Speaker, author and activist Cornel West challenged William & Mary’s students, faculty and staff to consider what it means to be human during the College’s annual Martin Luther King Jr. commemoration on Jan. 19.
Standing before a completely full Commonwealth Auditorium, West said that Martin Luther King Jr. was heir to a long humanist tradition that wrestled with that question within the context of institutions of paedeia, or deep learning.
“You come to William & Mary not be schooled but to be educated,” said West. “You don’t come here to just gain access to a skill, you come here to gain access to a skill but wrestle with these deeper questions of what kind of person you’re going to choose to be, what kind of legacy are you going to leave, what kind of stories are you going to situate yourself in, what kind of traditions will you align yourself in.”
West’s visit to the College was organized by the Center for Student Diversity. In addition to his public address on Thursday night, West also visited a group of approximately 30 students from the Preparing for Life as a University Student (PLUS) program and the Kappa Pi chapter of Alpha Phi Alpha, the fraternity to which both King and West belong. Earlier on Thursday, the fraternity and the William & Mary NAACP hosted a candlelight vigil at the Wren Building in honor of King.
Fraternity member Jarrett Walker ’13 was among the students who was able to meet West before his public appearance. Walker said that his uncle – Brown University Professor and William & Mary alumnus Corey D.B. Walker Ph.D. ‘01 – is friends with West because they studied together at Harvard.
But the family connection wasn’t the only reason that Walker was delighted to meet West, who hugged and posed for photos with all of the students at the meet-and-greet.
“It’s definitely inspiring to really know that you can set your dreams high. You can aim for them,” said Walker. “Cornel West has done the same thing. He’s put all of his will into education, and these, as you can see, are the benefits you reap from all your hard work.”
Freshman Chelsea White, who participated in the PLUS program last July, was also excited to have the chance to meet West.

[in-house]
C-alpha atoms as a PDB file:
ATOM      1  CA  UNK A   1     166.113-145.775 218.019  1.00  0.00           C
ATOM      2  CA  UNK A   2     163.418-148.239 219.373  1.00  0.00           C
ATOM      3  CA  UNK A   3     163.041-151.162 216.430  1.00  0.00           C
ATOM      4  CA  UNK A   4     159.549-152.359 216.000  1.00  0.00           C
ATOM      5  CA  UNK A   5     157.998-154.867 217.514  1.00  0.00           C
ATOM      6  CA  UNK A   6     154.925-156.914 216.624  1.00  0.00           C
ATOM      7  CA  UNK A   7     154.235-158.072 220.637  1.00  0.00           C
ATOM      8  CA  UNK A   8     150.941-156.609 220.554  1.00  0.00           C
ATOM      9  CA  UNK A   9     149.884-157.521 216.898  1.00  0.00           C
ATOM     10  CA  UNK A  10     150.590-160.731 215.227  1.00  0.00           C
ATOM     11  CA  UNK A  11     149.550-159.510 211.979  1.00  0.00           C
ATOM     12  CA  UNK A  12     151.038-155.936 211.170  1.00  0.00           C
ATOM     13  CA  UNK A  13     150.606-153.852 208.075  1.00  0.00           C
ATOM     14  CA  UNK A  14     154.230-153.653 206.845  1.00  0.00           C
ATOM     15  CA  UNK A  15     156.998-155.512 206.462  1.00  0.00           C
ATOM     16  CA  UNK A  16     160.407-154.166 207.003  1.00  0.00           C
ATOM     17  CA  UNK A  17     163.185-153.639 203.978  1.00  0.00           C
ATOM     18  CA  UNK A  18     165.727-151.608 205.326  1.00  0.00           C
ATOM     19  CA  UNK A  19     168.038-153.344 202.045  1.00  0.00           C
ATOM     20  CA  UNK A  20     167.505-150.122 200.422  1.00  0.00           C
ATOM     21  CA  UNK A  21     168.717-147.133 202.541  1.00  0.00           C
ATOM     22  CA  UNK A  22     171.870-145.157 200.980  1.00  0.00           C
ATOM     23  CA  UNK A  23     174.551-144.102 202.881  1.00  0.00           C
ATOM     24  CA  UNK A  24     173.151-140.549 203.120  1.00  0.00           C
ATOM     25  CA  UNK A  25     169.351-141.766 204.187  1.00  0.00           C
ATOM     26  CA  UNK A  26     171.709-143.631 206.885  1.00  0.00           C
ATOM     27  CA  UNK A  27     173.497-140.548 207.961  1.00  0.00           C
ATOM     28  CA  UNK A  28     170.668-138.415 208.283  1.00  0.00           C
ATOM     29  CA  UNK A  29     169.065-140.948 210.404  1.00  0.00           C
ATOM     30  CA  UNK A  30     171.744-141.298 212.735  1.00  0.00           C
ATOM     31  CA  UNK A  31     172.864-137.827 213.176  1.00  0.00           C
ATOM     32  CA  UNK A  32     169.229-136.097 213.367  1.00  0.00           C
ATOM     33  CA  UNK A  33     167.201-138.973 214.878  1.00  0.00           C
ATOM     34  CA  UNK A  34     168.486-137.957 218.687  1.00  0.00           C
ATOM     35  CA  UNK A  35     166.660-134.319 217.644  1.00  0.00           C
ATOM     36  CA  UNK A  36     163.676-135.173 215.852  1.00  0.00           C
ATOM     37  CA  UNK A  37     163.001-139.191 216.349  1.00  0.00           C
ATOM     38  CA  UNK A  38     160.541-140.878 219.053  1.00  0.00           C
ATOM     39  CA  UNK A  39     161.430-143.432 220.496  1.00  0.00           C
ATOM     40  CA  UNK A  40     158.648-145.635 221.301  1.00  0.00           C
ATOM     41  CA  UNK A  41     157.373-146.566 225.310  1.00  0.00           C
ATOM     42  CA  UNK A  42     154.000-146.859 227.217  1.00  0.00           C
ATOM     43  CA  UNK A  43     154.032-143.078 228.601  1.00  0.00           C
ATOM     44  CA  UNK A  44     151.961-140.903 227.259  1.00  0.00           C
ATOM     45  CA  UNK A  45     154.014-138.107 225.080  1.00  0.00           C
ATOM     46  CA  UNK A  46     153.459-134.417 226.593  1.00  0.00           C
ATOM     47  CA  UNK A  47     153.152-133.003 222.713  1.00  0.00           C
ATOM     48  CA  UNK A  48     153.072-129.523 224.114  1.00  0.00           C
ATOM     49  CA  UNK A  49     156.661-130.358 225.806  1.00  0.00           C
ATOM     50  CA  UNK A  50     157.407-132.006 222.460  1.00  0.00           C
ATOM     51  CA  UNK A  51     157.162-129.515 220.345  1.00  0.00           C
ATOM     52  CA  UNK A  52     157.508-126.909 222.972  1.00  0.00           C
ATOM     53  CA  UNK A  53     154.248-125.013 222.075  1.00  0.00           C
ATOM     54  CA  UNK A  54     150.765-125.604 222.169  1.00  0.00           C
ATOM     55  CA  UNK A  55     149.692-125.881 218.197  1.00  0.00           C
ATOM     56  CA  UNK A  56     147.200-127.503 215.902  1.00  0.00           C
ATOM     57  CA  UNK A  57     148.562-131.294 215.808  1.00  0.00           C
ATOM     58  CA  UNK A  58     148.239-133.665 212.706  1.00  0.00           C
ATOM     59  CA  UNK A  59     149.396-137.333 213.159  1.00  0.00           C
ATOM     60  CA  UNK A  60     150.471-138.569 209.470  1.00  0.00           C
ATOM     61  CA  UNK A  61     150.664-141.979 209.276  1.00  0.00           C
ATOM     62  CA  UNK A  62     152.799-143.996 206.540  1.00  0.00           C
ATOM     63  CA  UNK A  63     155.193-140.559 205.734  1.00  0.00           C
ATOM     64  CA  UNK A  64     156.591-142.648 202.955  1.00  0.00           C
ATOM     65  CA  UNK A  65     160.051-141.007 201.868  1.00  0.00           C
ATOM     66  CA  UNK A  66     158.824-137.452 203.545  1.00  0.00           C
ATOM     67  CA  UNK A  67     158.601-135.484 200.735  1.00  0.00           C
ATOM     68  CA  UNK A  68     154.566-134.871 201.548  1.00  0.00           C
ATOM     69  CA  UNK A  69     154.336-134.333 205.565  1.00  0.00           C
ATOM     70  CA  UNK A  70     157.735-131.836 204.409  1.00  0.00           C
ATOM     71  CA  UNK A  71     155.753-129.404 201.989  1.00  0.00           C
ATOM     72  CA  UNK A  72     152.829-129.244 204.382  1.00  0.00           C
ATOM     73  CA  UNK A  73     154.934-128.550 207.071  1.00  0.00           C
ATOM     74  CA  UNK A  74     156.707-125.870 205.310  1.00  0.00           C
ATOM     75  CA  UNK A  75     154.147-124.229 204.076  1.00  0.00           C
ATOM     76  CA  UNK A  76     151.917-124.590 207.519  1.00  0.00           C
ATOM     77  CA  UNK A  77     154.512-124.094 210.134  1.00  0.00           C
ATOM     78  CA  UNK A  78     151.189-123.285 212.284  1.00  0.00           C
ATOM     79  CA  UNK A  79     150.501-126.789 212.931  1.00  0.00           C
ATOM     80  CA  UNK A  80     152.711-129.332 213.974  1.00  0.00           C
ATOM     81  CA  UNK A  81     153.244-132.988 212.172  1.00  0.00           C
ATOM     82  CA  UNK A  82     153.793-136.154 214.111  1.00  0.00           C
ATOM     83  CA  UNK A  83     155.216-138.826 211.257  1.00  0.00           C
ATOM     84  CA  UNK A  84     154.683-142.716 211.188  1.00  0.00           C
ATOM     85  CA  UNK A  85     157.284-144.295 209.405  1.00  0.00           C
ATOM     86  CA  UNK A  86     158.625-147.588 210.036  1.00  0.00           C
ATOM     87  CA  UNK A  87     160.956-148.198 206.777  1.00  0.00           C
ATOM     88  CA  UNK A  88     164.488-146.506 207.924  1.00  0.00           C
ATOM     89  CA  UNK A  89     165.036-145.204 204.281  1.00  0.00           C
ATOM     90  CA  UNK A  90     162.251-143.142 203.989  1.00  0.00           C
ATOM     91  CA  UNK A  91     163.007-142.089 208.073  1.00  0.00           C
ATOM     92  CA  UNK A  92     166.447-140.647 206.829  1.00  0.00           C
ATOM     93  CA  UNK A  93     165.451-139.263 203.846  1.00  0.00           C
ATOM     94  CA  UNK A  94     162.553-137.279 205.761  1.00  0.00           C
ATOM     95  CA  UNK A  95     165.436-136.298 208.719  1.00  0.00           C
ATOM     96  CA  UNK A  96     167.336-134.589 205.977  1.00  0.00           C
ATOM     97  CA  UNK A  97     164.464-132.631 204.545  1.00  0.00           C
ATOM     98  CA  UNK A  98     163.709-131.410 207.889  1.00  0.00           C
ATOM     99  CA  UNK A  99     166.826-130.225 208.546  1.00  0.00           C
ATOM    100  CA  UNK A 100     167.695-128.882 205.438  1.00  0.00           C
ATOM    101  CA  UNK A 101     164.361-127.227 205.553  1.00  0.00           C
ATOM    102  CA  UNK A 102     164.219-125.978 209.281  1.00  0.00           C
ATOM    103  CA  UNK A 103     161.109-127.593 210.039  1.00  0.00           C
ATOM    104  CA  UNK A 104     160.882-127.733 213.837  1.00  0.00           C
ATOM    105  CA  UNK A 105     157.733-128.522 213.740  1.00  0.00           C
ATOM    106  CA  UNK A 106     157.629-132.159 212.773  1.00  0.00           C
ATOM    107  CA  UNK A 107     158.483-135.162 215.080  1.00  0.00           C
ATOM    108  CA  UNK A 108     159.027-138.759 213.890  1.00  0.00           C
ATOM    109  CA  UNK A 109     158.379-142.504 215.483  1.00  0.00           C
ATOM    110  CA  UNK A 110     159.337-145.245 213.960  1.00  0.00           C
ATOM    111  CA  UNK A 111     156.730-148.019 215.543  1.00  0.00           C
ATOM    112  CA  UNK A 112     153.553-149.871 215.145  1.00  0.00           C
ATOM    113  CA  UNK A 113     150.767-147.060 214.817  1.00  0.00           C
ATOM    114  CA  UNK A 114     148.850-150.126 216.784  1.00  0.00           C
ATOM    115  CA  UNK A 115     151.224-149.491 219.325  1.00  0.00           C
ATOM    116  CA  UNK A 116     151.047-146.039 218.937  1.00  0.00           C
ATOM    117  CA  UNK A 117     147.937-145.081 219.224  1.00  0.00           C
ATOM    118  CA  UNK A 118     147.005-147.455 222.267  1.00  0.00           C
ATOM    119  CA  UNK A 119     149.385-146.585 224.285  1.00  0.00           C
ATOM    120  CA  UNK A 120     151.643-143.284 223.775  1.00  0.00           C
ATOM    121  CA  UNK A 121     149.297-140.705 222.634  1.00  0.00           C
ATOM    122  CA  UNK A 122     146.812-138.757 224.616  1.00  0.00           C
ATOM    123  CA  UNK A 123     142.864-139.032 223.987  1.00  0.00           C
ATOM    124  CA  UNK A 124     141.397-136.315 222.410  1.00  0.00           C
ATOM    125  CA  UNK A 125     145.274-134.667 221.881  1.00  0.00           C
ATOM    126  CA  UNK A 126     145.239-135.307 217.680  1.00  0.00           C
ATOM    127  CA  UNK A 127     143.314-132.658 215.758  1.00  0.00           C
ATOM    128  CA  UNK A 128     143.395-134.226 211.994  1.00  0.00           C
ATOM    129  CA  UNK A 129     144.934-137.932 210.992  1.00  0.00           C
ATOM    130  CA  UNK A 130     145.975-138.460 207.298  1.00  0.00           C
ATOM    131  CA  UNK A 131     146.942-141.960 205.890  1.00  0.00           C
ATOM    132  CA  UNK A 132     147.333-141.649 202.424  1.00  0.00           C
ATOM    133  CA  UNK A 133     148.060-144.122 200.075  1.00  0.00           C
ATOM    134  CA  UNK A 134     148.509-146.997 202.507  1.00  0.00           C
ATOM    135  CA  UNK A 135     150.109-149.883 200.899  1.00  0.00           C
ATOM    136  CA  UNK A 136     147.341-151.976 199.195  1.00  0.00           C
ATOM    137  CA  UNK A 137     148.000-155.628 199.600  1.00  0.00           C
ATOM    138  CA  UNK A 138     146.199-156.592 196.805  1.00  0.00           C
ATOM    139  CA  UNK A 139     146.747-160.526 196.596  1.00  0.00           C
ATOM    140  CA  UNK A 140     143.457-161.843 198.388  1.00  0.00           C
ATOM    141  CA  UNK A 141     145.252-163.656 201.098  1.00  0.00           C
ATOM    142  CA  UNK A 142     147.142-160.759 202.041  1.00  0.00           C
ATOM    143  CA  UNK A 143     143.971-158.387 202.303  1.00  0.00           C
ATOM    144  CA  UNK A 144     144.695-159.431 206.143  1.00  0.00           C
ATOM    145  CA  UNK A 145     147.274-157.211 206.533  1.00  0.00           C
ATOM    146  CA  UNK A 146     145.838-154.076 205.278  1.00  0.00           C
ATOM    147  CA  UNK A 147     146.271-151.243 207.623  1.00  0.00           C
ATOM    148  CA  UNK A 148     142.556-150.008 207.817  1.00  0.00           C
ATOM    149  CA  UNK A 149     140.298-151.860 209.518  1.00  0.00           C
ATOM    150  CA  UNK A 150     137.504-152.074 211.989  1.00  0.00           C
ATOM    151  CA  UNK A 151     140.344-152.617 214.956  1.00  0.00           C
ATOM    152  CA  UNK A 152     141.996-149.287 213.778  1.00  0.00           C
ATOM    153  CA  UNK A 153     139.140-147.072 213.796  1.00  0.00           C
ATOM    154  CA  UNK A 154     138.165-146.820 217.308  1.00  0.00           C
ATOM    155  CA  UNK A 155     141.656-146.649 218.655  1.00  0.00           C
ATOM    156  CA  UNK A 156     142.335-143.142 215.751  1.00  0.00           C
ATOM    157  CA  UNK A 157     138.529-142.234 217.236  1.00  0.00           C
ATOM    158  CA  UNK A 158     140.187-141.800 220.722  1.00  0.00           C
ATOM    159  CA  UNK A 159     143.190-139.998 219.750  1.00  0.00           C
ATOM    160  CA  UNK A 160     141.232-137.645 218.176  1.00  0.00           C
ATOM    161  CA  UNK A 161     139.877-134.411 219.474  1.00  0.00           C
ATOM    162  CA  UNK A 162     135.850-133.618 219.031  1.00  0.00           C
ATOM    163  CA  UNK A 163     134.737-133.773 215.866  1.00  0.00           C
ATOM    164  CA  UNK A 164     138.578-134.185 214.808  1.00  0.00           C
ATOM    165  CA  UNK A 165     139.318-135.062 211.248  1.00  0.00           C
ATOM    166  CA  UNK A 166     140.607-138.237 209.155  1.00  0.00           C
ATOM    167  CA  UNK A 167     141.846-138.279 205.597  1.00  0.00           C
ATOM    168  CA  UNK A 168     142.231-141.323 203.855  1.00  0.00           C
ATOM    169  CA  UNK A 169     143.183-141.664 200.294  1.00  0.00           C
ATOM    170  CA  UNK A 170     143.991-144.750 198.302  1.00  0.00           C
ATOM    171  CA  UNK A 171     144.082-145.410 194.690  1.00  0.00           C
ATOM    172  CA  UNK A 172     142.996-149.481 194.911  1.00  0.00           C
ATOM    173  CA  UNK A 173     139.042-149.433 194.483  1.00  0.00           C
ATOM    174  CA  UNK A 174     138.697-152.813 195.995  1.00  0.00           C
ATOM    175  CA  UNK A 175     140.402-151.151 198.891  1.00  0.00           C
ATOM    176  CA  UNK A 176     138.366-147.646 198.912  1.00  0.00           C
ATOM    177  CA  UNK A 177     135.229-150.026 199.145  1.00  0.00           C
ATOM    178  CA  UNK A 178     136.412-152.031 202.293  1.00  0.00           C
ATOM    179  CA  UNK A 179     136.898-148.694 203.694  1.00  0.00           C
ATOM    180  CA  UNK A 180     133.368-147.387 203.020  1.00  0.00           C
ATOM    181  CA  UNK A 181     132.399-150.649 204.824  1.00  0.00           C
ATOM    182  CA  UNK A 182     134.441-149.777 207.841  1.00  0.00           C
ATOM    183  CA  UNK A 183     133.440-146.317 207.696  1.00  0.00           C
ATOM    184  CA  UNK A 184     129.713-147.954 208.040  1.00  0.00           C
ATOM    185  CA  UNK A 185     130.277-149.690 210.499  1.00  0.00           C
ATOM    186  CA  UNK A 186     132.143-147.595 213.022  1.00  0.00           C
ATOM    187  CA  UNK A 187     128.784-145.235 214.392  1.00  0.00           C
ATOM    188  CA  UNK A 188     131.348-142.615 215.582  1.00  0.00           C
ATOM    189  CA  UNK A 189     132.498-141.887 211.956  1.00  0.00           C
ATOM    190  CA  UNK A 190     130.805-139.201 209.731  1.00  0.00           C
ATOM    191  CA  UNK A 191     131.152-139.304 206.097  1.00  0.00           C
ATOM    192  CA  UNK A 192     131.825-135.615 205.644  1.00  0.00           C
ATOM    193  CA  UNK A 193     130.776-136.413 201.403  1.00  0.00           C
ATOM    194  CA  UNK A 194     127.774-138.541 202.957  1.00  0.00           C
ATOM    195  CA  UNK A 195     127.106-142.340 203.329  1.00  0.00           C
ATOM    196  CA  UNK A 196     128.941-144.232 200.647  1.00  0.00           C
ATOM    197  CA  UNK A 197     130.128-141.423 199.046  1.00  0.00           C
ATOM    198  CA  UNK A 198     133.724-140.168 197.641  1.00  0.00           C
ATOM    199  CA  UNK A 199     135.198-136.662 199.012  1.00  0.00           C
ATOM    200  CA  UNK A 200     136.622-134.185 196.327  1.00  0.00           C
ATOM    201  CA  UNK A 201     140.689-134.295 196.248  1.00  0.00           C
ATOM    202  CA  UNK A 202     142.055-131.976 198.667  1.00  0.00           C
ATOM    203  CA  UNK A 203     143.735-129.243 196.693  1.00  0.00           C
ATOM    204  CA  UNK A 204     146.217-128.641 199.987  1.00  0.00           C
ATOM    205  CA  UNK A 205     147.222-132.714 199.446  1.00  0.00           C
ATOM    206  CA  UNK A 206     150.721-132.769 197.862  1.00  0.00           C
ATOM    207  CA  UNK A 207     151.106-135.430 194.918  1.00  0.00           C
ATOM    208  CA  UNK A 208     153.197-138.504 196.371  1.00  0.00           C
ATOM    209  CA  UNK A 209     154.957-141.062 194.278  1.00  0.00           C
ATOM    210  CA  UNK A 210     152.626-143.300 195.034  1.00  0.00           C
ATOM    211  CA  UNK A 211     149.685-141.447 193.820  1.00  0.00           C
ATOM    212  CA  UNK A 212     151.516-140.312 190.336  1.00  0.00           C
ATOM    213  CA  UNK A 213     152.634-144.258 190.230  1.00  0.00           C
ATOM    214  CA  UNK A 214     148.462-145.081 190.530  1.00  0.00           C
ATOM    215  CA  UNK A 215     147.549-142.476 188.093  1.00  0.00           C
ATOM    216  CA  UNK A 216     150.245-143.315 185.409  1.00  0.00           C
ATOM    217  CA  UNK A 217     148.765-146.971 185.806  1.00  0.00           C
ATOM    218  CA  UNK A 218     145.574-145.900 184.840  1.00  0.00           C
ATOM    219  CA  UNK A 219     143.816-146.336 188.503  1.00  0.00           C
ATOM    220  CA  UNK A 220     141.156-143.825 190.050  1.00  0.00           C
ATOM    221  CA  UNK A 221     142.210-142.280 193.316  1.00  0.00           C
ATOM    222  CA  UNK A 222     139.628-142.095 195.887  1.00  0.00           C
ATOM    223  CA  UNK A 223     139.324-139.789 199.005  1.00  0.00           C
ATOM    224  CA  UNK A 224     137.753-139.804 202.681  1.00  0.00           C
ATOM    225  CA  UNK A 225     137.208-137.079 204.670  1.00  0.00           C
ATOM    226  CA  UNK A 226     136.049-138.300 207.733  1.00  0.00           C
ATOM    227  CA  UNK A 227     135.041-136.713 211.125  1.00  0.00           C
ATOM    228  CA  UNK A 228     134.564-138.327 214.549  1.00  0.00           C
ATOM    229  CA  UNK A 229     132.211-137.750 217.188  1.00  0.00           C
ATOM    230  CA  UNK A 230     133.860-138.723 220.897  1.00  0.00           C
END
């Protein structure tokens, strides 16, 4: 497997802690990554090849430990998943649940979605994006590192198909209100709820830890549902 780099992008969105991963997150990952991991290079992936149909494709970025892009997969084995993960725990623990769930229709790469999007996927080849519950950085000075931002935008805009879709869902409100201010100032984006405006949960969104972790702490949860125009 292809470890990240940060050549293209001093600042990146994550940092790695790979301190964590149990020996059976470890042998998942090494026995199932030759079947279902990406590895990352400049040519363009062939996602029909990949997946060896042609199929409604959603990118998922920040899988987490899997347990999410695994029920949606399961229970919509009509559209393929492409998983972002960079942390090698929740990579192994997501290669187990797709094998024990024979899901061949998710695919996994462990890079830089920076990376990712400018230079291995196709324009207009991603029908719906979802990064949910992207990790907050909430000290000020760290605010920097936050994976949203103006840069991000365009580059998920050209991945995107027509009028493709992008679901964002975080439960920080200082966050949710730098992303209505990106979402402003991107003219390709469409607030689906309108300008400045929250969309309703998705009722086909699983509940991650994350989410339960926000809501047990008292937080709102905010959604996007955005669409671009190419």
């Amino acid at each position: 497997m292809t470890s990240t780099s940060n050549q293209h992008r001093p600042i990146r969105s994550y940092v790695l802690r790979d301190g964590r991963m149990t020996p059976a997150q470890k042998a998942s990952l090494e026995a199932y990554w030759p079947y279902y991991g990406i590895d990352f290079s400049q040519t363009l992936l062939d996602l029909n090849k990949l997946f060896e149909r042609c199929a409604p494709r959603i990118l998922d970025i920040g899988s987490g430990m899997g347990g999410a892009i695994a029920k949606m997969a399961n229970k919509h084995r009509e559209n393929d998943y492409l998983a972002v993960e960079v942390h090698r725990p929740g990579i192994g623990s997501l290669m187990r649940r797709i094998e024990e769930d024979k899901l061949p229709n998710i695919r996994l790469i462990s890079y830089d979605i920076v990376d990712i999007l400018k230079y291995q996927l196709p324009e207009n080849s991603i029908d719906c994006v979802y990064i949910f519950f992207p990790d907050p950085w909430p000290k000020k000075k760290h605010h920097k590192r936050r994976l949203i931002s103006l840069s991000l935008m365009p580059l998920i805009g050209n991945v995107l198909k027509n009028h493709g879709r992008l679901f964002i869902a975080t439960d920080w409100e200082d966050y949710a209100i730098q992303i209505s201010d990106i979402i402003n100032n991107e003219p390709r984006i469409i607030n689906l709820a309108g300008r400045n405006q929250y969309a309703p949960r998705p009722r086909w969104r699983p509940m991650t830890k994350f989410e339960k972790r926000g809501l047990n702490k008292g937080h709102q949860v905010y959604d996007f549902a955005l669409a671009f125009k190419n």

“I actually didn’t realize that we were going to have the chance to meet him,” she said. “I was just excited about getting to hear him speak.”
White said she couldn’t wait to hear his speech because “I know how deep he can be.”
“When I mentioned it to my mom, she was like, ‘Chelsea, that’s going to be an amazing thing,’” said White. “Just getting to witness these things in person, not just through books or on TV, is an amazing opportunity.”
Vernon Hurte, director of the Center for Student Diversity, addressed the Commonwealth Auditorium crowd – and another crowd that was viewing the event from an overflow room – before West took the stage Thursday evening, noting that the theme for this year’s event was “realizing the beloved community.”
“Dr. King talked a great deal about the solidarity of the human family and the fact that, at the end of the day – no matter where we come from or what our backgrounds are – we’re all family,” said Hurte. “I cannot think of a greater voice to come and share with us on this day than that of Dr. Cornel West. His work, his life have been very much committed to celebrating and helping us be challenged individually and collectively, to realize this dream of the beloved community.”
West began his remarks by saying that King was a complex person, but “first and foremost Socratic,” he said.
King took the idea that the unexamined life is not worth living but added that the examined life is painful, said West.
“It takes courage to examine who you are, be honest with yourself, to find your voice rather than just be an echo of others, to be an original rather than just a copy, to be an ongoing invention and creation rather than just an imitation,” said West.
King always kept focused on the question of what it means to be human, a question which is unnerving and unsettling, said West.
“To talk about what it means to be human is to learn how to die in order to learn how to live,” said West, adding that learning to die involves critically examining one’s beliefs and presuppositions.
“Students here -- at this grand, historic college -- in those classes, your assumptions and presuppositions will be severely contested and called into question. Will you let go of your presuppositions?” asked West.
West said that no one person has all of the answers.
“It’s a matter of lifting our voices and engaging in conversation, very much like the best of what happens here at the College of William and Mary,” he said.
King was an “extremist of love; he was a militant for tenderness. He was a radical for sweetness,” said West. “He was willing to talk publicly, openly, explicitly, unapologetically about love and love defined as steadfast commitment to well-being of others.”
Because of that commitment, King was faced with “unbelievable hurt” and “unbelievable sorrow,” said West.
“But (he) never allowed that sorrow to have the last word,” he said. “We look back, in all of his rich humanity, and say, we miss you. We love you. We need you.”